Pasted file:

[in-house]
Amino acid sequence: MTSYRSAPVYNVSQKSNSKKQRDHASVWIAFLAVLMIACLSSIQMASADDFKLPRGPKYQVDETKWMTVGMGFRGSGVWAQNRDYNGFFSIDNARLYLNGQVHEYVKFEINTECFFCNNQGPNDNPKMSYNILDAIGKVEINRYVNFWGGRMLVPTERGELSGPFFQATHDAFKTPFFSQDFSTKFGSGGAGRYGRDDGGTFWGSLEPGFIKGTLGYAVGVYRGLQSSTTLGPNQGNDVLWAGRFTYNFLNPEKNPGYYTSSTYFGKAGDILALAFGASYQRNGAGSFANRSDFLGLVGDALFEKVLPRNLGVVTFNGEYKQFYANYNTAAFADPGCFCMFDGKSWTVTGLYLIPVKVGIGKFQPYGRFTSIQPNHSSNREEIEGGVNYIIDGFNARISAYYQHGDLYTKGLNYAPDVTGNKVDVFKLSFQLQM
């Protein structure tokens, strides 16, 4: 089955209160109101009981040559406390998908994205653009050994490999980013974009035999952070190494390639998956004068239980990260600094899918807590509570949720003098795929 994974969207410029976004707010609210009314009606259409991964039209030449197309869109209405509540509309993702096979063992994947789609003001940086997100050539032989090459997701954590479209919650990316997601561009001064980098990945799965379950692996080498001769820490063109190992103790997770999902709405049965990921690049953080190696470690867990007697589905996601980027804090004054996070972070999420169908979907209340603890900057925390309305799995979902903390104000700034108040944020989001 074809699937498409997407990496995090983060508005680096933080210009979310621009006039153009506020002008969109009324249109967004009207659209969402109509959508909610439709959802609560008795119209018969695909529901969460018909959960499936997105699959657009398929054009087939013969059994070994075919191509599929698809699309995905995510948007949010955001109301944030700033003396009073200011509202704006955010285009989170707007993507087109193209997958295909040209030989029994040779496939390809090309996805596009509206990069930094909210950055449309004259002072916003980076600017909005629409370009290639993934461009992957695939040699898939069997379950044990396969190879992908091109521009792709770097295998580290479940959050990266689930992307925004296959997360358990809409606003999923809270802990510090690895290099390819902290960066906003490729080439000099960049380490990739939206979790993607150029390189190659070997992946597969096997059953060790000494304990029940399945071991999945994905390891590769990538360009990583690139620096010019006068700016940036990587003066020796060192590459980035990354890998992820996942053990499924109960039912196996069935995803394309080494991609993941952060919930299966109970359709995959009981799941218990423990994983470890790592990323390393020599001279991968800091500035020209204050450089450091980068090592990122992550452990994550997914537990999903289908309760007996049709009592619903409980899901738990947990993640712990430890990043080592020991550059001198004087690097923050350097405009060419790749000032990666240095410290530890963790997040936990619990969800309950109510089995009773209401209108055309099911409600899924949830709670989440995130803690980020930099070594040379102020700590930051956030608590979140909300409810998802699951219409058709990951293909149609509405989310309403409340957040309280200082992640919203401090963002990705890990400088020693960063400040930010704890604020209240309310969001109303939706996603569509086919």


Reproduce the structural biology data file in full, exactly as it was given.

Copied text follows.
[in-house]
Amino acid sequence: MTSYRSAPVYNVSQKSNSKKQRDHASVWIAFLAVLMIACLSSIQMASADDFKLPRGPKYQVDETKWMTVGMGFRGSGVWAQNRDYNGFFSIDNARLYLNGQVHEYVKFEINTECFFCNNQGPNDNPKMSYNILDAIGKVEINRYVNFWGGRMLVPTERGELSGPFFQATHDAFKTPFFSQDFSTKFGSGGAGRYGRDDGGTFWGSLEPGFIKGTLGYAVGVYRGLQSSTTLGPNQGNDVLWAGRFTYNFLNPEKNPGYYTSSTYFGKAGDILALAFGASYQRNGAGSFANRSDFLGLVGDALFEKVLPRNLGVVTFNGEYKQFYANYNTAAFADPGCFCMFDGKSWTVTGLYLIPVKVGIGKFQPYGRFTSIQPNHSSNREEIEGGVNYIIDGFNARISAYYQHGDLYTKGLNYAPDVTGNKVDVFKLSFQLQM
């Protein structure tokens, strides 16, 4: 089955209160109101009981040559406390998908994205653009050994490999980013974009035999952070190494390639998956004068239980990260600094899918807590509570949720003098795929 994974969207410029976004707010609210009314009606259409991964039209030449197309869109209405509540509309993702096979063992994947789609003001940086997100050539032989090459997701954590479209919650990316997601561009001064980098990945799965379950692996080498001769820490063109190992103790997770999902709405049965990921690049953080190696470690867990007697589905996601980027804090004054996070972070999420169908979907209340603890900057925390309305799995979902903390104000700034108040944020989001 074809699937498409997407990496995090983060508005680096933080210009979310621009006039153009506020002008969109009324249109967004009207659209969402109509959508909610439709959802609560008795119209018969695909529901969460018909959960499936997105699959657009398929054009087939013969059994070994075919191509599929698809699309995905995510948007949010955001109301944030700033003396009073200011509202704006955010285009989170707007993507087109193209997958295909040209030989029994040779496939390809090309996805596009509206990069930094909210950055449309004259002072916003980076600017909005629409370009290639993934461009992957695939040699898939069997379950044990396969190879992908091109521009792709770097295998580290479940959050990266689930992307925004296959997360358990809409606003999923809270802990510090690895290099390819902290960066906003490729080439000099960049380490990739939206979790993607150029390189190659070997992946597969096997059953060790000494304990029940399945071991999945994905390891590769990538360009990583690139620096010019006068700016940036990587003066020796060192590459980035990354890998992820996942053990499924109960039912196996069935995803394309080494991609993941952060919930299966109970359709995959009981799941218990423990994983470890790592990323390393020599001279991968800091500035020209204050450089450091980068090592990122992550452990994550997914537990999903289908309760007996049709009592619903409980899901738990947990993640712990430890990043080592020991550059001198004087690097923050350097405009060419790749000032990666240095410290530890963790997040936990619990969800309950109510089995009773209401209108055309099911409600899924949830709670989440995130803690980020930099070594040379102020700590930051956030608590979140909300409810998802699951219409058709990951293909149609509405989310309403409340957040309280200082992640919203401090963002990705890990400088020693960063400040930010704890604020209240309310969001109303939706996603569509086919």